“They took me into an empty room and tying my arms behind my back; two pairs of women grabbed my legs and spread them wide open. They hold my legs very tight so that I would not be able to move them. Then, another lady started to get a new blade and took the cover off of it. She was holding the blade in her hand when she disappeared between my legs, and I screamed more and more. This did not deter her nor did it make her to stop cutting my body any further. She continued slicing away my labia minor at which point, I lost consciousness.
Subsequently, she scraped raw the wall of my vulva and bound them together with thorns. She placed a stick between the raw walls of my vulva so that I would have barely sufficient means to expel my bodily waste. Even though this event took place over twenty years ago, I can still easily visualize the scene and feel the pain and trauma all over again when I start to talk about it.”
This is a direct quote from Khadra Hassan Farah et al, a victim of female genital mutilation. When reading this, one might have many reactions. In most cases anyone reading this would be sickened, disturbed, angered and sympathetic. Some people might even begin to wonder what they could do to help stop this ritual from continuing. Others may be confused about why the ritual was ever allowed in the first place.
In many countries, primarily in Africa, this ritual is not seen as cruel or barbaric. This ritual is seen as a rite of passage for young women, and it is a ritual that few laws can seem to eradicate regardless of efforts. The fact that the ritual is most prominent in countries that favor custom over the law only adds to the lack of support received by the victims.
So what is female genital mutilation? According to the Female Genital Mutilation Network, “It is a term used to refer to a practice which includes the removal or alteration of a female’s genitalia.” The practice is typically performed by non-medical professional, and is always performed without any anesthetic. The tools used to perform the ritual range from knives to razor blades, and pieces of glass. It is estimated that 140 million young women have already undergone the procedure and an ongoing 2 million girls per year will continue to be circumcised. The common age for a young woman to undergo the procedure is between the ages of birth and 14 years old.
The practice of Female Genital Mutilation is broken down into three separate types:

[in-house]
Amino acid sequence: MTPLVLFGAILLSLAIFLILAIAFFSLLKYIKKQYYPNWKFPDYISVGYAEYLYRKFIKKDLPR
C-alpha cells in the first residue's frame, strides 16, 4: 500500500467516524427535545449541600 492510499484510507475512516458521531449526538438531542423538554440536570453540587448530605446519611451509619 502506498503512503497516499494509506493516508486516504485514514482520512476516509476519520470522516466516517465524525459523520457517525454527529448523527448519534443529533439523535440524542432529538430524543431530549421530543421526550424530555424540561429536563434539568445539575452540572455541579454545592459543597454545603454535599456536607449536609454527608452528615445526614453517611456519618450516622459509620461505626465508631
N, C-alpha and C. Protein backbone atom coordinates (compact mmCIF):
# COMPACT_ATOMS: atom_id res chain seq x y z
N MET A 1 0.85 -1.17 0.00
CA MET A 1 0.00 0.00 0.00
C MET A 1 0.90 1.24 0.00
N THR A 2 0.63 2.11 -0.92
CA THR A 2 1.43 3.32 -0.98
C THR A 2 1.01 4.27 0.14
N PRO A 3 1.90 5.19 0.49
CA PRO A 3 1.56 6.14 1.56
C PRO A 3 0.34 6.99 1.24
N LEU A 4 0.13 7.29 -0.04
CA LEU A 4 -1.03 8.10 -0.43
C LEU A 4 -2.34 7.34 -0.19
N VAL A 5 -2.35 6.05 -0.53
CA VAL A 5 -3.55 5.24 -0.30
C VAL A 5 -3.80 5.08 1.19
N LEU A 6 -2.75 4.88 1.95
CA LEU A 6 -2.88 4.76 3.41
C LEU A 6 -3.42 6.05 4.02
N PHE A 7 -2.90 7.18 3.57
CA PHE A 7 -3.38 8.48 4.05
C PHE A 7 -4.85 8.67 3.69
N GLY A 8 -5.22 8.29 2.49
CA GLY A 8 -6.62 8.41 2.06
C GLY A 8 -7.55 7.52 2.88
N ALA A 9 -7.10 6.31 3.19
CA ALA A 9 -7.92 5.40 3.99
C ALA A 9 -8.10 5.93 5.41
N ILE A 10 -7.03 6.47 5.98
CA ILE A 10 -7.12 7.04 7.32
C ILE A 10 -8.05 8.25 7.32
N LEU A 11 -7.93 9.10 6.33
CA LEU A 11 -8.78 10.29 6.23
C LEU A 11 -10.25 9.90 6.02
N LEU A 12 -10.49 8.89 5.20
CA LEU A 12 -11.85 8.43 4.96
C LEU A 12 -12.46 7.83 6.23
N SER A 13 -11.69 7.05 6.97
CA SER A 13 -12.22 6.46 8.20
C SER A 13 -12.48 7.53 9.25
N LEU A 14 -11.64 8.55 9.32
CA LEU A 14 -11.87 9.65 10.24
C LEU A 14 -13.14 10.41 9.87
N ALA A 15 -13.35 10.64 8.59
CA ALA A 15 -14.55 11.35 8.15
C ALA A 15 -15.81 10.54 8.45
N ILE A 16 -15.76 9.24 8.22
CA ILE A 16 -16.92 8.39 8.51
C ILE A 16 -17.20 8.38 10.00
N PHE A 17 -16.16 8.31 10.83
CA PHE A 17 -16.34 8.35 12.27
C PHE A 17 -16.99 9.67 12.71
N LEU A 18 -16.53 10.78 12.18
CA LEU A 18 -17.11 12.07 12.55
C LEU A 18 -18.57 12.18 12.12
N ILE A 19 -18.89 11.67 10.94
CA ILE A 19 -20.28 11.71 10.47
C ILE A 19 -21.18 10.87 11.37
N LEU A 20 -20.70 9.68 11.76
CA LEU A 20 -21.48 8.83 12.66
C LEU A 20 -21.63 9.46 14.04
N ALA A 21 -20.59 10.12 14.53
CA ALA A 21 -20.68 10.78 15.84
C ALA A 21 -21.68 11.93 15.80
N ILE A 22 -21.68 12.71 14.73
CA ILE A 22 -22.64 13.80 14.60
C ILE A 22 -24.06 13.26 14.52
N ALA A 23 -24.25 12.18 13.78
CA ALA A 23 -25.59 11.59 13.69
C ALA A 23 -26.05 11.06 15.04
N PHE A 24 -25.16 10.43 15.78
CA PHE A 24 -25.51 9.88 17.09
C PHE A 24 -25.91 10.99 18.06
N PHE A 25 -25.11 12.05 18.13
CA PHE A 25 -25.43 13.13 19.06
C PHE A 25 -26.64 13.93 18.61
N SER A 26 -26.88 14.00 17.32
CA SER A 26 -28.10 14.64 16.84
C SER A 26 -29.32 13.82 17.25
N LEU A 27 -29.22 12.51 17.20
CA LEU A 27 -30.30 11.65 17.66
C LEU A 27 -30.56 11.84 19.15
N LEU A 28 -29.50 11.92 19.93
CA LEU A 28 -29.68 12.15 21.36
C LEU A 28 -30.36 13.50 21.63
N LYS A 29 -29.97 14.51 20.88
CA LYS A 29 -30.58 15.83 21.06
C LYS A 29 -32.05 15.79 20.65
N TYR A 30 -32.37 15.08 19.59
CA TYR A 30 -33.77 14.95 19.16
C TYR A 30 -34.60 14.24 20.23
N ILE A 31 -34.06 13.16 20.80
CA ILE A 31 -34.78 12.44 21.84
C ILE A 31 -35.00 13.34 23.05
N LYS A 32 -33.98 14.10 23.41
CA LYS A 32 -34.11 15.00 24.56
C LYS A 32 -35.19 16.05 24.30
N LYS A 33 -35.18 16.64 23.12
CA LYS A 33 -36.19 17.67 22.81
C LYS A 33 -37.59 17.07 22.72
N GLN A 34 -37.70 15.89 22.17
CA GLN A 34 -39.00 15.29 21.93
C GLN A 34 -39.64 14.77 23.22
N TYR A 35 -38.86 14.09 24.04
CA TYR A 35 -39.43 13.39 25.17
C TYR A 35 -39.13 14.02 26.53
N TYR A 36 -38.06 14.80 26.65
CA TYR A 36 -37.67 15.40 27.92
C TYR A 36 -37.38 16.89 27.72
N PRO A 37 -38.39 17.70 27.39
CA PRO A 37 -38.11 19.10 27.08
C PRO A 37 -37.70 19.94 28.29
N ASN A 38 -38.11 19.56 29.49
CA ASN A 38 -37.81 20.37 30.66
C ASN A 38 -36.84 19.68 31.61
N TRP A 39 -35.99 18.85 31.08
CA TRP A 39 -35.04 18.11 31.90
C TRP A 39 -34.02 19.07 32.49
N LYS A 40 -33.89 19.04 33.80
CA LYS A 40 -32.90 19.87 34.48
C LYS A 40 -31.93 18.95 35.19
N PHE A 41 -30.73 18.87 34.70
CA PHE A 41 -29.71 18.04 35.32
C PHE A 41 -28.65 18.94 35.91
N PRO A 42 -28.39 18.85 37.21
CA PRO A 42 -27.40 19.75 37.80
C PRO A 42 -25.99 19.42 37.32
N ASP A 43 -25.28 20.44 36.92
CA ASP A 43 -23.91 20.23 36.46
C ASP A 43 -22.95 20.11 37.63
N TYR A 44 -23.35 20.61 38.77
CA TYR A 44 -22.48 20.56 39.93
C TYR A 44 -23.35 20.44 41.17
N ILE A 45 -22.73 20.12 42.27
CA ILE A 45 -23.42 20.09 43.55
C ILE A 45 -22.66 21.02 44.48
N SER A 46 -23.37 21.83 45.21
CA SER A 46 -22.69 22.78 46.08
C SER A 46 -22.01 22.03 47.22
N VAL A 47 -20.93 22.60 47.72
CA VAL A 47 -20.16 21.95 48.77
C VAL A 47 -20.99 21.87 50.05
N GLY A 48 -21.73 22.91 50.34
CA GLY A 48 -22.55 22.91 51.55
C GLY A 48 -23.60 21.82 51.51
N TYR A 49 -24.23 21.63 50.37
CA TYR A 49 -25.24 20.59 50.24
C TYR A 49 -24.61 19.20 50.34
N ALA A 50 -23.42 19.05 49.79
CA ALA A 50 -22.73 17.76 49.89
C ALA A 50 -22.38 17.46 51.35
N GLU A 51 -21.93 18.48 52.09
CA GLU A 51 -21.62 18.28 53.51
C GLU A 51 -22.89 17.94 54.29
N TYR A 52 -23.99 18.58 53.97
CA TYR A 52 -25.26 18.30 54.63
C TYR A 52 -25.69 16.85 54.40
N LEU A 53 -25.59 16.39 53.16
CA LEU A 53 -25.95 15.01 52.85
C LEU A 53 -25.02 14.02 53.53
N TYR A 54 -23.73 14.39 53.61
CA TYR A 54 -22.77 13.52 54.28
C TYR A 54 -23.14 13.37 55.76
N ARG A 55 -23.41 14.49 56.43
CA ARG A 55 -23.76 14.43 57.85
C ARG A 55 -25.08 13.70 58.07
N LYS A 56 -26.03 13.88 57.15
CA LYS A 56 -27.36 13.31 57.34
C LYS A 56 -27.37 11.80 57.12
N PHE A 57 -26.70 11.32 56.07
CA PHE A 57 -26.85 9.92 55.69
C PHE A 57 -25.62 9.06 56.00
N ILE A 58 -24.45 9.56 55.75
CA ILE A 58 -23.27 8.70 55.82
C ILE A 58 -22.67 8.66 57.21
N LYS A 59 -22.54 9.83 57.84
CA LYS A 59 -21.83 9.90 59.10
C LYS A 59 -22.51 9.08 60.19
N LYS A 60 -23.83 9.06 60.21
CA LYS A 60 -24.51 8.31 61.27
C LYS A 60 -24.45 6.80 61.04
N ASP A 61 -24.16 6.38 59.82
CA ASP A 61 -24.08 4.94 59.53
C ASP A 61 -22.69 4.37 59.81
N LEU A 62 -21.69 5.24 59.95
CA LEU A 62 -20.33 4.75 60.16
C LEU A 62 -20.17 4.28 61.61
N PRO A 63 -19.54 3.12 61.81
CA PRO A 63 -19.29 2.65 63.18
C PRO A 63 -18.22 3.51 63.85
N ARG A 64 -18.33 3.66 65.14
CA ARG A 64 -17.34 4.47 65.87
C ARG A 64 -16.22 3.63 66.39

Type 1: Sunna circumcision which involves the removal of the prepus with or without the excision of part of or the entire clitoris.
Type II: Clitoridectomy which is the partial or entire removal of the clitoris as well as the scrapping off of the labia majora and minora.
Type III: Infibulations or Pharaonic Circumcisions, which is the removal of the clitoris, the entire labia, and the sewing of the scraped side of the vulva across the vagina with thorns or thread. With this type, a small opening is left to allow the passage of urine and menstrual blood. This incision is then either cut or ripped open by the bridegroom to allow him to engage in intercourse on the wedding night. The incisions is then re-sewn for fidelity reasons, and re-opened at the husband’s will. Type III is the most invasive of the procedures, and is accompanied by the most complications and health risks.
Aside from the pain a woman obviously endures while undergoing this procedure, there are additional physical and mental damages she must cope with. All women who have had the ritual performed on them will suffer from one or more of the following: infection, hemorrhage, vaginal cysts, toxic shock, painful intercourse, and difficult childbirth.
In more severe cases, an estimated 30% of these young women will die within hours or days after having the procedure done due to uncontrollable blood loss. There is also some question around the affects this ritual may have on the risk of spreading the HIV virus. In most countries, it is common for many women to be circumcised with the same instrument without that instrument being sterilized beforehand.
With the cases of HIV climbing to 3 million per year in Africa alone and 60% of the victims being women, it is reasonable to wonder if this procedure may to be to blame for a large percentage of these cases. In addition to the physical damages caused by female genital mutilation, this ritual leaves behind many emotional scars as well.
Women who undergo the ritual tend to have very low body confidence, experience severe forms of sexual dysfunction, feel forced into their gender-controlled roles, and display a sense of self-worthlessness in their daily activities.
At this point, one might ask how such a practice could ever be justified. The answer is simple: it is the culture and tradition of the people who perform it that allows for its justification. The Amnesty International USA web site states that, “female genital mutilation is practiced as a ritual signifying the acceptance of a woman into society and establishes her eligibility for marriage.”